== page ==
This is why I have, over recent years, been working with a few people at MIT and elsewhere to develop Solid, an open-source project to restore the power and agency of individuals on the web. Solid changes the current model where users have to hand over personal data to digital giants in exchange for perceived value. As we’ve all discovered, this hasn’t been in our best interests. Solid is how we evolve the web in order to restore balance – by giving every one of us complete control over data, personal or not, in a revolutionary way.
Solid is a platform, built using the existing web. It gives every user a choice about where data is stored, which specific people and groups can access select elements, and which apps you use. It allows you, your family and colleagues, to link and share data with anyone. It allows people to look at the same data with different apps at the same time.
Solid unleashes incredible opportunities for creativity, problem-solving and commerce. It will empower individuals, developers and businesses with entirely new ways to conceive, build and find innovative, trusted and beneficial applications and services. I see multiple market possibilities, including Solid apps and Solid data storage…”
In Custodia Legis: “Have you ever found yourself reading a news story about legislation, and wished that you could quickly discover the primary source that the article discusses? With that use case in mind, we are excited to bring you an experimental, open source Google Chrome browser extension that will provide you with enhanced access to Congress.gov from third-party webpages, such as news sites. The extension was created by Syed Tanveer, an intern at the Library of Congress, and it does two things.
1. If you highlight a bill citation on a webpage (ex. H.R.5515), it links the citation to the bill summary landing page in the current legislation collection of Congress.gov.
2. The extension also allows you to highlight text and export it to search against a Congress.gov collection of your choice. For example, you could highlight “John McCain” in a news story, click the “c” in the top, right-hand corner of your browser, and then search that text in the member’s profile page collection in Congress.gov…”
Recreation Group Sues Trump Administration For Illegally Restricting Access to Potomac River During President’s Frequent Golf Outings
News release, September 20, 2018 – Democracy Forward: “…on behalf of the Canoe Cruisers Association of Greater Washington DC, Democracy Forward sued the U.S. Department of Homeland Security (DHS) for unlawfully restricting access to a key portion of the Potomac River without providing the public with the required notice or opportunity for input, effectively blocking the public’s legal right to access the river during President Trump’s frequent golf trips. When traveling for leisure, past Presidents have generally imposed only temporary and limited restrictions, and these security measures have been individually and publicly documented in the Federal Register. Under the Trump Administration, however, DHS has broken with this practice, instead issuing a rule creating a “permanent security zone” that cuts off the public’s legal right to use a two-mile stretch of the Potomac River abutting the Trump National Golf Club. The rule has created uncertainty surrounding public use of a popular section of the river while the President is golfing, something he has spent nearly 25 percent of his days in office doing. “It is unconscionable that public access to this important stretch of the Potomac, which serves as a training ground for generations of paddlers, is cast into doubt so the President can play golf at his whim,” said Canoe Cruisers Association Chairman Barbara Brown. “The Administration needs to listen to the hundreds of river users who opposed this rule, and establish with certainty a reasonable outcome that maintains access to this treasured natural resource while addressing the legitimate security considerations for the President.”…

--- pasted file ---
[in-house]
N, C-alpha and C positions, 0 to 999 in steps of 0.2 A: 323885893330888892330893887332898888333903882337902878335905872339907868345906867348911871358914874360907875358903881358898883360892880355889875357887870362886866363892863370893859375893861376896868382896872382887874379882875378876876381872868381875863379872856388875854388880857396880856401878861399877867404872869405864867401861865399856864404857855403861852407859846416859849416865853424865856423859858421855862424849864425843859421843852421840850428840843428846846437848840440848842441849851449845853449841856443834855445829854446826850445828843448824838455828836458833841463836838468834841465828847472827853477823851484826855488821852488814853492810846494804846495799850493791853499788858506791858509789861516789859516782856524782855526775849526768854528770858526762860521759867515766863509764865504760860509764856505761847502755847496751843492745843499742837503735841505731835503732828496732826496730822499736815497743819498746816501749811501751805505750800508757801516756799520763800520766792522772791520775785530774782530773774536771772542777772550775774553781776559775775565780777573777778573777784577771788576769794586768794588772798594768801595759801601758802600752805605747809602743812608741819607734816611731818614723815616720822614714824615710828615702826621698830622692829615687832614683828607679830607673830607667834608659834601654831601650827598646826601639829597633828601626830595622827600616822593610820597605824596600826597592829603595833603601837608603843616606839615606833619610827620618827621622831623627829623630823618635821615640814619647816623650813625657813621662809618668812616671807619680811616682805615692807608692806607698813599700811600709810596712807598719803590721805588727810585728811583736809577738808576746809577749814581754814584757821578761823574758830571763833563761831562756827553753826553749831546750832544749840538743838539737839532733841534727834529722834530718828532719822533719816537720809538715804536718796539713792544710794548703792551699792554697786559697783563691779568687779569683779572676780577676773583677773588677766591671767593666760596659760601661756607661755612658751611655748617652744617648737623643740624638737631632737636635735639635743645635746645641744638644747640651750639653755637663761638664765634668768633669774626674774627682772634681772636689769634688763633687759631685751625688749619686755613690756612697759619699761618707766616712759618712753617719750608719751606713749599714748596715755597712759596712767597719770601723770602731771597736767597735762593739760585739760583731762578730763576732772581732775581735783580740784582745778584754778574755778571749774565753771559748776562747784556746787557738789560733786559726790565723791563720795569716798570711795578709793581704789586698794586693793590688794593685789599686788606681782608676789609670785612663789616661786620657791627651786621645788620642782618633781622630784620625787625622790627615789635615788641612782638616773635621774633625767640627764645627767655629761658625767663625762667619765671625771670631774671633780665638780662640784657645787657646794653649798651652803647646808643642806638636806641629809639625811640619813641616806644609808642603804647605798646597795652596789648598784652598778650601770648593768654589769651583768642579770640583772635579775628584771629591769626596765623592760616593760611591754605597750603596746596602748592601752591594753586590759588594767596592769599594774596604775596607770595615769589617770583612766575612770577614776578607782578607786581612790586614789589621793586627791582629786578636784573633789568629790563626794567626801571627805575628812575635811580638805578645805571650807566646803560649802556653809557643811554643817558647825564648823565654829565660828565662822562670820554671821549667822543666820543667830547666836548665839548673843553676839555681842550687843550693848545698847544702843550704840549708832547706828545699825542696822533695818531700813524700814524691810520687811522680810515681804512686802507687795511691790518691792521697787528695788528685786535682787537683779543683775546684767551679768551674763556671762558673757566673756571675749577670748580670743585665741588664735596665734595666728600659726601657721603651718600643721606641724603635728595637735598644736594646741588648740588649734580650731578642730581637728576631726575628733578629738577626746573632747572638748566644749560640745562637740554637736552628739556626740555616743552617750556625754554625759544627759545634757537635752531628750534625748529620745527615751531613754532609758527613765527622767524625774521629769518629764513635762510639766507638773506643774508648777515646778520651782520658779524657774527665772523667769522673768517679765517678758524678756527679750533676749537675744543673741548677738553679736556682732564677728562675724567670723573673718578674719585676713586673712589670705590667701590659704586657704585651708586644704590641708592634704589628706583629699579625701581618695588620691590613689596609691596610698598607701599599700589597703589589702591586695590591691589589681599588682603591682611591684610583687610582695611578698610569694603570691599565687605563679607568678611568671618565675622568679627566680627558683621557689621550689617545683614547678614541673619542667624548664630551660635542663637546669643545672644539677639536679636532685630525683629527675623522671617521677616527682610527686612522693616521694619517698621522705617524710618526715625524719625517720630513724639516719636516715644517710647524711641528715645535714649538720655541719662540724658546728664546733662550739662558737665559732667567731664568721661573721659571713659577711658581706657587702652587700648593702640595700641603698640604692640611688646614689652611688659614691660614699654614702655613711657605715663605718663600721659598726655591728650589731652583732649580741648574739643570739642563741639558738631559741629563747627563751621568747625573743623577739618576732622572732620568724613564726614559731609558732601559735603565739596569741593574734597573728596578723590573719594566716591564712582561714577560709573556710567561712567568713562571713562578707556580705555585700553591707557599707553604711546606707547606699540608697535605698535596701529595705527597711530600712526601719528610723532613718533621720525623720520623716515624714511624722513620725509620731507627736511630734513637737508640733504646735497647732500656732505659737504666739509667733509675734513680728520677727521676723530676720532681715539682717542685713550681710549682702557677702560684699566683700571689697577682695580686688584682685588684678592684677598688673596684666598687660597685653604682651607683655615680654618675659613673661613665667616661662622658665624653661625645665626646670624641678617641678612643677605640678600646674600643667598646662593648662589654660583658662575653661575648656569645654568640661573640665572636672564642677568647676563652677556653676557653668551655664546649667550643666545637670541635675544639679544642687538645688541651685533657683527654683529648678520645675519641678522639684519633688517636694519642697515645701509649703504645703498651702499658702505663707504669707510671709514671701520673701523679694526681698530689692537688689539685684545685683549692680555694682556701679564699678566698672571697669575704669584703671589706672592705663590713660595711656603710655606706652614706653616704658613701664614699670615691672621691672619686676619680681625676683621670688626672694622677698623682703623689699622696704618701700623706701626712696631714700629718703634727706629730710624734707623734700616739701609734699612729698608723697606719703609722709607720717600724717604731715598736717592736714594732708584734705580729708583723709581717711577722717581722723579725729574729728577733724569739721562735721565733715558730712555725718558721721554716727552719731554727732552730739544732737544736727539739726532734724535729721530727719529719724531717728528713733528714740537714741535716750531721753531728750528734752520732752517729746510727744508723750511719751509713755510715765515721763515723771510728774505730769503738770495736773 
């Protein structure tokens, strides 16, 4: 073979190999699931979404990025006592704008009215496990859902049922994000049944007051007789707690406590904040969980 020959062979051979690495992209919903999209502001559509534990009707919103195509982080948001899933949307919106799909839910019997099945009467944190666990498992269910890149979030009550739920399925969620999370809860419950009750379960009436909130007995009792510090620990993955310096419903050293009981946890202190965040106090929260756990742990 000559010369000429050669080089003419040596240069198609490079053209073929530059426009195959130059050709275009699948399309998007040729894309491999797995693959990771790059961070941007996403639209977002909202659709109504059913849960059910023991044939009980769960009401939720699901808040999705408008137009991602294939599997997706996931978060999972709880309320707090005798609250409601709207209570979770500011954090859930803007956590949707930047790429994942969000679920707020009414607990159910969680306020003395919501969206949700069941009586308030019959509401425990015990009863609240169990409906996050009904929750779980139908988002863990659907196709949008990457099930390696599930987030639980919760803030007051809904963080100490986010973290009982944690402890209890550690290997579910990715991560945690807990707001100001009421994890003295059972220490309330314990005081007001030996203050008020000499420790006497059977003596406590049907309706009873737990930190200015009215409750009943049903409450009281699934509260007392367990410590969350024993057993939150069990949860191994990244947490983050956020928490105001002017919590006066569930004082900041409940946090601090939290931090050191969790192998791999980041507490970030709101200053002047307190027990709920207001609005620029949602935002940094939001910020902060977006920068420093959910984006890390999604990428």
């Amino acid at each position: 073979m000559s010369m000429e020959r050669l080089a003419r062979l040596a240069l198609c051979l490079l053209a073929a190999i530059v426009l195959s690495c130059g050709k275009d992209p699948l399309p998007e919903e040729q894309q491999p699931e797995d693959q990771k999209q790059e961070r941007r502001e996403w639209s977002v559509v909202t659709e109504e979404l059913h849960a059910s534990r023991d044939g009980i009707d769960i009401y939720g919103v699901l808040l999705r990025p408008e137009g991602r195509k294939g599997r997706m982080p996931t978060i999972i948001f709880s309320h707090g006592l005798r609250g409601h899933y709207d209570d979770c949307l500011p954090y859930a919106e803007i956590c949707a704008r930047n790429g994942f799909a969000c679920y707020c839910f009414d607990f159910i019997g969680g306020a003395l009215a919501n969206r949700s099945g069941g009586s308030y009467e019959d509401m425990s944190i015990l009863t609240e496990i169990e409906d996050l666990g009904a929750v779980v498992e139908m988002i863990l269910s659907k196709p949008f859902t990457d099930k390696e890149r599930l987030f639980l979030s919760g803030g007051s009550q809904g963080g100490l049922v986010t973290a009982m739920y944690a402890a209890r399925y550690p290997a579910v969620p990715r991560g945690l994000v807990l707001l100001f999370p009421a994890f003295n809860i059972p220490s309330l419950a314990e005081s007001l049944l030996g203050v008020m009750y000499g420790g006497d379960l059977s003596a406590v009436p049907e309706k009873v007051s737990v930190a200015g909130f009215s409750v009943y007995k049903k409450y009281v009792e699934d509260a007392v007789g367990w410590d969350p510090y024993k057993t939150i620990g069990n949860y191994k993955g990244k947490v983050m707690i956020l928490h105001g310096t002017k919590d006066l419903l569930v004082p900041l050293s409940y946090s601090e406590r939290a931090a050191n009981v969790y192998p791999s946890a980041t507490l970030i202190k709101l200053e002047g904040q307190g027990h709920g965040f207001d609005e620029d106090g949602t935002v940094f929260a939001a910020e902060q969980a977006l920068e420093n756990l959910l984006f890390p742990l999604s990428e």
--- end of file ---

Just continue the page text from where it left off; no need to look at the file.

Fortune: “The headlines today are filled with talk about outside forces imperiling our democracy. But, the truth is that the biggest threat we are facing is us. It’s the apathy that keeps voters home in droves on Election Day, giving the U.S. one of the lowest voter turnout rates in the developed world. We have been hearing a lot of voices warning about the dangers of indifference lately—and it’s time we started listening. Voting is a hard-won right, a weighty responsibility and an incredible privilege that we too often take for granted here in the U.S. In the 2016 presidential election, 40% of the people eligible to vote stayed home instead. That’s 102 million people who “voted” for apathy, more votes than any other candidate got. As a CEO, if there’s something I can do to ensure our employees get a chance to stand up and be counted, I’m not going to hesitate [the author of this article, Chip Bergh, is president and chief executive officer of Levi Strauss & Co. and serves on the company’s board of directors.] That’s why this week we’re joining Walmart, Patagonia, PayPal, and other leading companies in the “Time to Vote” campaign, pledging to give our employees paid time off to vote—and we urge others to join us.